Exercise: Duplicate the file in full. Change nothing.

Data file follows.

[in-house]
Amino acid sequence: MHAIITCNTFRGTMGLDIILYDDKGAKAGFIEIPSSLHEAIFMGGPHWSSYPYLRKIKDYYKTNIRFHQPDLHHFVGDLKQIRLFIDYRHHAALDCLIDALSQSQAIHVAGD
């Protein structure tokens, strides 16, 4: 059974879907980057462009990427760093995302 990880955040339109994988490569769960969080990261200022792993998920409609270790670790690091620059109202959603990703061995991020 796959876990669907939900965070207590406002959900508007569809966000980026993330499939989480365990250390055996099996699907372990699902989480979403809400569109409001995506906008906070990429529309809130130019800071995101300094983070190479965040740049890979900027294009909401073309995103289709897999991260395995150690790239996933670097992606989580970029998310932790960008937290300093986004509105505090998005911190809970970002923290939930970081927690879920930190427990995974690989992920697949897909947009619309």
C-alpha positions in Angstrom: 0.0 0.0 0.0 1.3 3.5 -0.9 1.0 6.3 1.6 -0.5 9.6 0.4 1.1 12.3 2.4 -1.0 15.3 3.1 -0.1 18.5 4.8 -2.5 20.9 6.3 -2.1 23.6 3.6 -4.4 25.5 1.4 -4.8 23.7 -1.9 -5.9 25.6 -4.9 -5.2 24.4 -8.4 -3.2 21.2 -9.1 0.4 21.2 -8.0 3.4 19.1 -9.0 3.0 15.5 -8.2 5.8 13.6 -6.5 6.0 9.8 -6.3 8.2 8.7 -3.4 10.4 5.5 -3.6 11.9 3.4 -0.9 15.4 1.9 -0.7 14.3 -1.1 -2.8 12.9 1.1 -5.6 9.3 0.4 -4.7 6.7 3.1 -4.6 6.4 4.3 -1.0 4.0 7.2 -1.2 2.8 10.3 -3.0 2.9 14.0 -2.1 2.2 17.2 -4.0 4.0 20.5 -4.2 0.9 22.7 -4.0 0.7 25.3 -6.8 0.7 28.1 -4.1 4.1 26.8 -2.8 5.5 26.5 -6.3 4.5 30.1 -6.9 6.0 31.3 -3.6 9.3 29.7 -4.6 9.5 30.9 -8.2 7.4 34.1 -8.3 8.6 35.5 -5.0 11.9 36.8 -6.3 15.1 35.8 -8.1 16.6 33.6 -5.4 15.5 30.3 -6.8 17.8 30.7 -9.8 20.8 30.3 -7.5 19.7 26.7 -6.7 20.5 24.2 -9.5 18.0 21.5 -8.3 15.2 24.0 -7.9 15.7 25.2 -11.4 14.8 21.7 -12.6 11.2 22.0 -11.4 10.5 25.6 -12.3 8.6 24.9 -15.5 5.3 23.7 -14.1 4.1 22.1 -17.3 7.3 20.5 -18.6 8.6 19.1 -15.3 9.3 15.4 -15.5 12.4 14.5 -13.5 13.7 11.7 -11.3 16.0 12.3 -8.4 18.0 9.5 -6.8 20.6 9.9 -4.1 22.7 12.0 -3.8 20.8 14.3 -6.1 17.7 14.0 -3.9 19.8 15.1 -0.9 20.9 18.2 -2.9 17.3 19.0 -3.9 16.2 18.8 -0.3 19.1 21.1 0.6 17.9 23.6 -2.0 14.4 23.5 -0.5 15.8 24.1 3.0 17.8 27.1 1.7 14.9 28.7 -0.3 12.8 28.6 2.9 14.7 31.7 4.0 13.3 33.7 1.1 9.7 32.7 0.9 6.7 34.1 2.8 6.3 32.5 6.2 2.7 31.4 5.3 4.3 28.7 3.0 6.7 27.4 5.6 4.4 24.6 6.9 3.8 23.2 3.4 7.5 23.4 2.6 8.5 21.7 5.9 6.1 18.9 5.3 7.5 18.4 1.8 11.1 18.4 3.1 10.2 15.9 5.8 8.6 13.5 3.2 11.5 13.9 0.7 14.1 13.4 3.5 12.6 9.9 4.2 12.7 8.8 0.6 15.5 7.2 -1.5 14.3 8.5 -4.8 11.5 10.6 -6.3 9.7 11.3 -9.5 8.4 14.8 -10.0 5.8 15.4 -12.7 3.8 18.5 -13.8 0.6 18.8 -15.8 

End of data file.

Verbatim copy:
[in-house]
Amino acid sequence: MHAIITCNTFRGTMGLDIILYDDKGAKAGFIEIPSSLHEAIFMGGPHWSSYPYLRKIKDYYKTNIRFHQPDLHHFVGDLKQIRLFIDYRHHAALDCLIDALSQSQAIHVAGD
């Protein structure tokens, strides 16, 4: 059974879907980057462009990427760093995302 990880955040339109994988490569769960969080990261200022792993998920409609270790670790690091620059109202959603990703061995991020 796959876990669907939900965070207590406002959900508007569809966000980026993330499939989480365990250390055996099996699907372990699902989480979403809400569109409001995506906008906070990429529309809130130019800071995101300094983070190479965040740049890979900027294009909401073309995103289709897999991260395995150690790239996933670097992606989580970029998310932790960008937290300093986004509105505090998005911190809970970002923290939930970081927690879920930190427990995974690989992920697949897909947009619309």
C-alpha positions in Angstrom: 0.0 0.0 0.0 1.3 3.5 -0.9 1.0 6.3 1.6 -0.5 9.6 0.4 1.1 12.3 2.4 -1.0 15.3 3.1 -0.1 18.5 4.8 -2.5 20.9 6.3 -2.1 23.6 3.6 -4.4 25.5 1.4 -4.8 23.7 -1.9 -5.9 25.6 -4.9 -5.2 24.4 -8.4 -3.2 21.2 -9.1 0.4 21.2 -8.0 3.4 19.1 -9.0 3.0 15.5 -8.2 5.8 13.6 -6.5 6.0 9.8 -6.3 8.2 8.7 -3.4 10.4 5.5 -3.6 11.9 3.4 -0.9 15.4 1.9 -0.7 14.3 -1.1 -2.8 12.9 1.1 -5.6 9.3 0.4 -4.7 6.7 3.1 -4.6 6.4 4.3 -1.0 4.0 7.2 -1.2 2.8 10.3 -3.0 2.9 14.0 -2.1 2.2 17.2 -4.0 4.0 20.5 -4.2 0.9 22.7 -4.0 0.7 25.3 -6.8 0.7 28.1 -4.1 4.1 26.8 -2.8 5.5 26.5 -6.3 4.5 30.1 -6.9 6.0 31.3 -3.6 9.3 29.7 -4.6 9.5 30.9 -8.2 7.4 34.1 -8.3 8.6 35.5 -5.0 11.9 36.8 -6.3 15.1 35.8 -8.1 16.6 33.6 -5.4 15.5 30.3 -6.8 17.8 30.7 -9.8 20.8 30.3 -7.5 19.7 26.7 -6.7 20.5 24.2 -9.5 18.0 21.5 -8.3 15.2 24.0 -7.9 15.7 25.2 -11.4 14.8 21.7 -12.6 11.2 22.0 -11.4 10.5 25.6 -12.3 8.6 24.9 -15.5 5.3 23.7 -14.1 4.1 22.1 -17.3 7.3 20.5 -18.6 8.6 19.1 -15.3 9.3 15.4 -15.5 12.4 14.5 -13.5 13.7 11.7 -11.3 16.0 12.3 -8.4 18.0 9.5 -6.8 20.6 9.9 -4.1 22.7 12.0 -3.8 20.8 14.3 -6.1 17.7 14.0 -3.9 19.8 15.1 -0.9 20.9 18.2 -2.9 17.3 19.0 -3.9 16.2 18.8 -0.3 19.1 21.1 0.6 17.9 23.6 -2.0 14.4 23.5 -0.5 15.8 24.1 3.0 17.8 27.1 1.7 14.9 28.7 -0.3 12.8 28.6 2.9 14.7 31.7 4.0 13.3 33.7 1.1 9.7 32.7 0.9 6.7 34.1 2.8 6.3 32.5 6.2 2.7 31.4 5.3 4.3 28.7 3.0 6.7 27.4 5.6 4.4 24.6 6.9 3.8 23.2 3.4 7.5 23.4 2.6 8.5 21.7 5.9 6.1 18.9 5.3 7.5 18.4 1.8 11.1 18.4 3.1 10.2 15.9 5.8 8.6 13.5 3.2 11.5 13.9 0.7 14.1 13.4 3.5 12.6 9.9 4.2 12.7 8.8 0.6 15.5 7.2 -1.5 14.3 8.5 -4.8 11.5 10.6 -6.3 9.7 11.3 -9.5 8.4 14.8 -10.0 5.8 15.4 -12.7 3.8 18.5 -13.8 0.6 18.8 -15.8 